How to Turn an 8-year-old Cow into Fillet Steak
The meat industry estimates that up to 90% of animal carcass weight is NOT graded prime tender meat. A large number of animals go to slaughter at an older age, devaluing the quality.
You may have experienced the problem first hand as your guests dig in and take their first bite. The news isn’t good. Like a dog pulling a tube sock from your clenched fist, your guests tug and strain. “I’ve had beef jerky more tender than this steak.” The problem is failure to properly tenderise the meat before cooking. You may thank collagen for the trauma. These long strands of protein hold meat together and act as a binding agent.
This presents a great opportunity for processing plants to add value to their meat cuts. A proteolytic enzyme naturally breaks down those long protein chains like collagen. Using the protease Actinidin found in kiwifruit extracts, it is possible to achieve a controlled breakdown of the connective proteins in meat, improving the customer experience. Best of all, your bottom line grows proportionally as your product improves.
Think of your consumers. Who doesn’t prefer a more flavourful, juicy, tender cut?
KiwiExtract P40 – The Shortest Distance Between Pork and Pulled-Pork.
Seeing the research has prompted several food industry giants to promote Kiwifruit extracts for tenderising. Comparing Actinidin with other enzyme products such as papain, bromelain, or bacterial proteases, it is apparent that Actinidin offers:
- An improvement for all types of meat (beef, pork, lamb, poultry and fish)
- Increased operational flexibility
- Stability in freezer storage; injected meat portions can be stored frozen then thawed and tempered for subsequent consumption
- No after-taste or off-colour
- Significant improvement in tenderness (based on European studies)
- Better control. You don’t end up with mushy meat because Actinidin deactivates at the optimum temperature!!
Using Kiwifruit Extract in Commercial Meat Processing
P40 kiwifruit extract is most effective when mixed in a brine solution and applied with multi-needle injectors then tumbled for uniform distribution and even texturing. Small meat portions are best prepared in the same way prior to cutting into smaller portions. Small portions are best finished using a sous-vide cooking regime.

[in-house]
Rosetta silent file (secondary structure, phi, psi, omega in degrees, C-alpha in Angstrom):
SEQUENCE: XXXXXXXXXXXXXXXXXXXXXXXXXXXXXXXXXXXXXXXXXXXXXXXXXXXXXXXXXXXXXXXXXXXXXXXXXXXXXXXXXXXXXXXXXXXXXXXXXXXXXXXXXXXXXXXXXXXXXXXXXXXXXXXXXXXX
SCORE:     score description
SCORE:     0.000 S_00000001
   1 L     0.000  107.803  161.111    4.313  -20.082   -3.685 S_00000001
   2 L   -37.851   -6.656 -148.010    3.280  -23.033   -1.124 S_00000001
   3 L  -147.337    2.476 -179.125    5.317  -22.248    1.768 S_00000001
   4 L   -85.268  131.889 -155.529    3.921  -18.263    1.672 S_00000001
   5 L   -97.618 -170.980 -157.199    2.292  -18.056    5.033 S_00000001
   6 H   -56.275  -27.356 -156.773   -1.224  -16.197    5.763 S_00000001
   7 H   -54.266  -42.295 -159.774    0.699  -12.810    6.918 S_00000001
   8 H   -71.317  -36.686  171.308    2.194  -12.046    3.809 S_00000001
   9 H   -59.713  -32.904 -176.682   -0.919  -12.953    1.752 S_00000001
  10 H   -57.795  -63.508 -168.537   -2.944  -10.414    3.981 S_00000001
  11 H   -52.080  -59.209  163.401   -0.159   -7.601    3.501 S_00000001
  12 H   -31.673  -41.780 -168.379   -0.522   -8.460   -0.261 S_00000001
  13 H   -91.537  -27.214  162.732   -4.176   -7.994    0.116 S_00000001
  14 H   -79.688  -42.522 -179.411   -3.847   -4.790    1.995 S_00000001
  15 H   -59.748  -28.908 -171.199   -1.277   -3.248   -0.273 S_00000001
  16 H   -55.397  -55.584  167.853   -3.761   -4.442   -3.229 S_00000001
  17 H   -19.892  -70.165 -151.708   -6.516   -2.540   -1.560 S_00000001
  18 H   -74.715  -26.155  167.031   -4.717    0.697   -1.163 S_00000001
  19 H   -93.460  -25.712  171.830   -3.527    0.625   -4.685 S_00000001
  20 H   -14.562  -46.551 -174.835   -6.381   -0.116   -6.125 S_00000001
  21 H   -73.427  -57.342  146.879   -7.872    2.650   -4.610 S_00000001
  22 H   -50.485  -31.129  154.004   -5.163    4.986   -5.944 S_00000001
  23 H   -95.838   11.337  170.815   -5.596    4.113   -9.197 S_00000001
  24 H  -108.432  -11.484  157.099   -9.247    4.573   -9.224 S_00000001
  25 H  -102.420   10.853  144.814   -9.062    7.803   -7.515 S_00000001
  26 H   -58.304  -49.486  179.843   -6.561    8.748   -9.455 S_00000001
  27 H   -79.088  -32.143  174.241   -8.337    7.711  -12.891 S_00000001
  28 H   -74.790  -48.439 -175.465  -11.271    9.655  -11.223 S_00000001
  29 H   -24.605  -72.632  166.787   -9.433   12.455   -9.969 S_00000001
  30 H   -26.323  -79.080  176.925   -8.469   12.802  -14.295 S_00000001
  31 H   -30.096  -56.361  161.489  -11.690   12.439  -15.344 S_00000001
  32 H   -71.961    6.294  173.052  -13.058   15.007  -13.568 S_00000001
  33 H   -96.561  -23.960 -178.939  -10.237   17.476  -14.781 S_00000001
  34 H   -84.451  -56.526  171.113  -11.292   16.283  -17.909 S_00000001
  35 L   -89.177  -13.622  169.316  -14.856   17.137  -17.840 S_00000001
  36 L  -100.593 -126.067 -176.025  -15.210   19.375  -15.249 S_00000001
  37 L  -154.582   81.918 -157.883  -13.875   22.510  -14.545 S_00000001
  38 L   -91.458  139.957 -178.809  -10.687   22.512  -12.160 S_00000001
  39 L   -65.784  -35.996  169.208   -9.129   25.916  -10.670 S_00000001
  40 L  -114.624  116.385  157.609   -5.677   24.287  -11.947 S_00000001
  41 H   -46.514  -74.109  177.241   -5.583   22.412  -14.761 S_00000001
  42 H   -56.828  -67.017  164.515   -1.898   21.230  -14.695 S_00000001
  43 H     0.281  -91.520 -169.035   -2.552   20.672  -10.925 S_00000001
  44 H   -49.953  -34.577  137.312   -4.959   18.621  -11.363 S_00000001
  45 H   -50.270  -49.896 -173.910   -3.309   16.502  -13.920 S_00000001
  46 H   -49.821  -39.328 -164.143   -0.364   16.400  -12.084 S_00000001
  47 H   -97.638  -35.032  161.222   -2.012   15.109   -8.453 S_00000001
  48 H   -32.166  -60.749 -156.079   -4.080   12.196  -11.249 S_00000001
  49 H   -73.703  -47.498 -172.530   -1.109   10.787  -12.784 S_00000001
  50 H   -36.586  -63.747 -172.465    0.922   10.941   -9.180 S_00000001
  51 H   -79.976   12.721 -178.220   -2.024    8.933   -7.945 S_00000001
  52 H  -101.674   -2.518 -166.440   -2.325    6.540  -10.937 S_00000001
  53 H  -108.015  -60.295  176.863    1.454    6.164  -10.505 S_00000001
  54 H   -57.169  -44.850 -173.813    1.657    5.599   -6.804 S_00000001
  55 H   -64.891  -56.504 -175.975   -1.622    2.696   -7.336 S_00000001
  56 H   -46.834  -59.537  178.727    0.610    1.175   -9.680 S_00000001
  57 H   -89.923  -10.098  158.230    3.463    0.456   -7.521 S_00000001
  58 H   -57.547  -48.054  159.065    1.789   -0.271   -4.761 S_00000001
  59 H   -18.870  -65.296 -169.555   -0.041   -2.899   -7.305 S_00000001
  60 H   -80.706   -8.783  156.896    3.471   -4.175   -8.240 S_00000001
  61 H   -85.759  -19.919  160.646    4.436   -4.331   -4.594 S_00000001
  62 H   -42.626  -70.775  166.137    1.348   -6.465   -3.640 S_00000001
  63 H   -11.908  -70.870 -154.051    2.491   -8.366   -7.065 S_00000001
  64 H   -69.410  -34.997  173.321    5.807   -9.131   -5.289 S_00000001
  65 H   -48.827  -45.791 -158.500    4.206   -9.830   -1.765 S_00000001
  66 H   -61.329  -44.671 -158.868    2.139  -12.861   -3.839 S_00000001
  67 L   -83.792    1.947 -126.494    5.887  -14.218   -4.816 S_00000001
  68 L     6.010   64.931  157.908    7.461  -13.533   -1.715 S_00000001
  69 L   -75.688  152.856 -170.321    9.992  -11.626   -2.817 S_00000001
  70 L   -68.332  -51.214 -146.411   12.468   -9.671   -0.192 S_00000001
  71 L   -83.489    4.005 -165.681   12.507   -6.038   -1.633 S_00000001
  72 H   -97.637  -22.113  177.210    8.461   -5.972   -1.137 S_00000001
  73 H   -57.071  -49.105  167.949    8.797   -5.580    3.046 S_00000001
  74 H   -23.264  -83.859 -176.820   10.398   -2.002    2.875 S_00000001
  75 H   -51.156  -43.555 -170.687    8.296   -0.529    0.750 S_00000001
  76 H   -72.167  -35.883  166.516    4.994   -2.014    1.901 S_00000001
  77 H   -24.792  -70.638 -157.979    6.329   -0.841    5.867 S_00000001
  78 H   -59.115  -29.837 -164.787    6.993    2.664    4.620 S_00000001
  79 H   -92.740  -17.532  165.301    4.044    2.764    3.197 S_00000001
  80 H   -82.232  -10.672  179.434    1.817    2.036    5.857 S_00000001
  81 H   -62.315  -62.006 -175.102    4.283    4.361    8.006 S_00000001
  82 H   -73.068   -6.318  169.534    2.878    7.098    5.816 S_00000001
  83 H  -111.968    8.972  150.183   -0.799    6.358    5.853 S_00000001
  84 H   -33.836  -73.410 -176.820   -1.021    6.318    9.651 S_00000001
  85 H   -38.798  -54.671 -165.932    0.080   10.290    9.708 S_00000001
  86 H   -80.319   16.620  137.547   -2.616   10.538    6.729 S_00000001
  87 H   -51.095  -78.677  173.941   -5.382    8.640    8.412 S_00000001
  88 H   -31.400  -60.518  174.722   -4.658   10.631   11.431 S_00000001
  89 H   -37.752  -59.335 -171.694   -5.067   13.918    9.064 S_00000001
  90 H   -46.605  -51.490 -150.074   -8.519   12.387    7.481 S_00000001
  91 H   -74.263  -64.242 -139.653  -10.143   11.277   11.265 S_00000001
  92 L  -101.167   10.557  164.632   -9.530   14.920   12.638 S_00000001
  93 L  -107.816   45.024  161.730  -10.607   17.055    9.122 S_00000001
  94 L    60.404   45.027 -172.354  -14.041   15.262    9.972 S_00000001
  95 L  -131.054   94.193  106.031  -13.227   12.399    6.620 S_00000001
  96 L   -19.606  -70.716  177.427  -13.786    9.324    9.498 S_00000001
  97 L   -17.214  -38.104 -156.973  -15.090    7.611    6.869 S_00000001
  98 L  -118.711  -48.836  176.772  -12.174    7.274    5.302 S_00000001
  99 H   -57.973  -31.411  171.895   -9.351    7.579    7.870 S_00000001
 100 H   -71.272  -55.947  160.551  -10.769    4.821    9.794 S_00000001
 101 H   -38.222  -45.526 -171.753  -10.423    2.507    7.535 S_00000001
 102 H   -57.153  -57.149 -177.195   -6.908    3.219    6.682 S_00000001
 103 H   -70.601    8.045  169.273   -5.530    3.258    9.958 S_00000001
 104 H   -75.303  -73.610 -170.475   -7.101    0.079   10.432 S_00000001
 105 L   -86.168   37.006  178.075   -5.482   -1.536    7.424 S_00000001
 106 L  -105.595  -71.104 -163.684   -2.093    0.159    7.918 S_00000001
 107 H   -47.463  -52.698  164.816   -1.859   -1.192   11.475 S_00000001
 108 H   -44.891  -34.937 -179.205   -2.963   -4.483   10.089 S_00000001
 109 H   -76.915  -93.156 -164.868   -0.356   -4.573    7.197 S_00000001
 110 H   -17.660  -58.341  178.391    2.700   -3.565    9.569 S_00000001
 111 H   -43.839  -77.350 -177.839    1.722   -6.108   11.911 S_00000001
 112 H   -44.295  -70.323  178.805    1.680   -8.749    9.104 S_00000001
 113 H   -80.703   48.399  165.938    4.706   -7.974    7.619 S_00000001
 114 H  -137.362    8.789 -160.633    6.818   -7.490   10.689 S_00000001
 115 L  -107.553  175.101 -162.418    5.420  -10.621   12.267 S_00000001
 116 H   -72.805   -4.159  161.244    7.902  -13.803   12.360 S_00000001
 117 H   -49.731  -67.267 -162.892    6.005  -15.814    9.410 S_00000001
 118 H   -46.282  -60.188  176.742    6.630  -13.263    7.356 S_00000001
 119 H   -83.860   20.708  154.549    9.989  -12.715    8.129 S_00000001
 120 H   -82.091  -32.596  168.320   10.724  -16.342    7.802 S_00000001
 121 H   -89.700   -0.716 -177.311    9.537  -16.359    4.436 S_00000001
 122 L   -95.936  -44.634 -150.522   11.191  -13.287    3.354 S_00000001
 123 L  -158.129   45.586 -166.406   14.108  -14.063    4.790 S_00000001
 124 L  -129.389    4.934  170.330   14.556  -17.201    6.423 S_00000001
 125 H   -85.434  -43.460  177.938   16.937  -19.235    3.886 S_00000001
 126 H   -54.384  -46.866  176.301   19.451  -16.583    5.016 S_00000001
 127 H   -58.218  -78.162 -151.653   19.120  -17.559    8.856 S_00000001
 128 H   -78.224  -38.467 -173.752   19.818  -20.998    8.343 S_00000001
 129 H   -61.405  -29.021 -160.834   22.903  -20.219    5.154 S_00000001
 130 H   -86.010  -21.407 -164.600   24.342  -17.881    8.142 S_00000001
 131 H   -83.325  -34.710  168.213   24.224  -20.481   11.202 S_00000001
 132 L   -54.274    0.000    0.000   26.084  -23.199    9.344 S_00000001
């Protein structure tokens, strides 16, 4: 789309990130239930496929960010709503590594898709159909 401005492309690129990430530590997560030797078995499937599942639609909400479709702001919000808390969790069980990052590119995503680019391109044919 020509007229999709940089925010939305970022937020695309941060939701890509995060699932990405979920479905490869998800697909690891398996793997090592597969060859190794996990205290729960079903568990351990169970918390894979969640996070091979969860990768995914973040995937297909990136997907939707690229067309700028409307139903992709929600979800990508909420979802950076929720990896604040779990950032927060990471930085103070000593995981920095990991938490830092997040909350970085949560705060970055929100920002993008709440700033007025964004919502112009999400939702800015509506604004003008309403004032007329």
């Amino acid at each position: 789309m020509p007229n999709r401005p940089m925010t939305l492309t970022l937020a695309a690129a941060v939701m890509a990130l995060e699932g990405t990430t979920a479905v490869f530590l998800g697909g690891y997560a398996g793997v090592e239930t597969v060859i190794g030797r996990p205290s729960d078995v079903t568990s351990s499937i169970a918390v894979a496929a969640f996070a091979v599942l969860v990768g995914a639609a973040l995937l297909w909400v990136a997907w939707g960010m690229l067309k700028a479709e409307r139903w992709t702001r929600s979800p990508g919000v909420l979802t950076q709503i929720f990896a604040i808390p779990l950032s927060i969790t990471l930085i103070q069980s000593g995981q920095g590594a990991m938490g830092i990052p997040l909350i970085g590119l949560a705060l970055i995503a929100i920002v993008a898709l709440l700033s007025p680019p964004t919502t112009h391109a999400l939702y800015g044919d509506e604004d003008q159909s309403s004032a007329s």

Large meat portions (1.5 – 3.0kg) such as corned beef, beef roast and whole poultry are tenderised as the temperature of the portion rises from chilled to the target cook temperature. Cook time for such portions are 1 – 2 hours; Actinidin activity will increase with temperature, optimal at 55° – 60°C and deactivate at 65°C preventing over-tenderising or mushy meat.
Small meat portions such as beef steaks and poultry thighs typically require short cook times that are insufficient to achieve full tenderising. Trials have demonstrated that a pre-cook at 50°- 55°C for 30 – 40 minutes achieves effective tenderising. This pre-cook stage is the basis for a widely-used method known as sous-vide (see below).
Kiwifruit Extract in Brine Solutions
KiwiEnzyme and several ingredient companies have undertaken extensive trials of kiwifruit extract for tenderising cow and bull beef. P40 is dissolved in a brine solution and injected. The meat is then tumbled.
Product from these trials has been evaluated by both quantitative measurements (tenderometer) and by sensory panel. The overall assessment has shown improvements in:
The colour of the meat when stored chilled, uncooked, retains a more natural red appearance.
Brine Solution and Marinades
KiwiExtract P40 is easily blended with your existing brine mixture or marinade recipe. The enzyme activity remains constant in salty mixtures.
Typical brine consists of sodium chloride, sodium tripolyphosphate and sodium hexametaphosphate yet each company has their own formula based on the desired flavour profile. Brine is generally 10% of the weight of water with 2-4% being P40.
Salt content of the brine solution influences the flavour profile of the meat and it is important to balance salt content with other flavour enhancers and water retention aids to control excessive saltiness or drying.
Sous-vide is ideally suited to P40 brine injection for tenderising small meat portions. This is popular with retail, fast food or airline companies where quantities of meat are partially prepared in advance.
- Portions are cooked in sealed pouches or containers at 55° – 60°C for periods up to 60 minutes.
- Temperature can be increased to 70°C to terminate the enzyme and pasteurise the portion controlling bacterial growth.
- Cooked meat can be stored and refrigerated in a sealed state.
- Steak portions can be seared either before or after Sous-vide to achieve desired Maillard reactions on the meat surface.
Sous-vide process avoids the high cook temperatures that cause the structural proteins in the meat to toughen. The bulk temperature is the same as the target cooking temperature. The shape and size of the portion does not affect the outcome.
Using Sous-vide preparation, Actinidin has sufficient time to achieve the optimal tenderising outcome.
Combining the benefits of P40 tenderising with Sous-vide cooking is ideally suited to large scale food services which require reproducable quality meat products at a competitive cost.
Description: An extract of New Zealand kiwifruit with standardised activity level of the proteolytic enzyme Actinidin.
Appearance: Cream-coloured free-flowing powder.
Particle Size: Less than 850 Microns.
Solubility in Water: Readily soluble.
Packaging: 10kg net weight, PE liner in metallised PES bags, vacuumed packed with cardboard outer.
Shelf Life: Stable for minimum of 24 months at ambient temperatures. Once opened, product must be protected from moisture.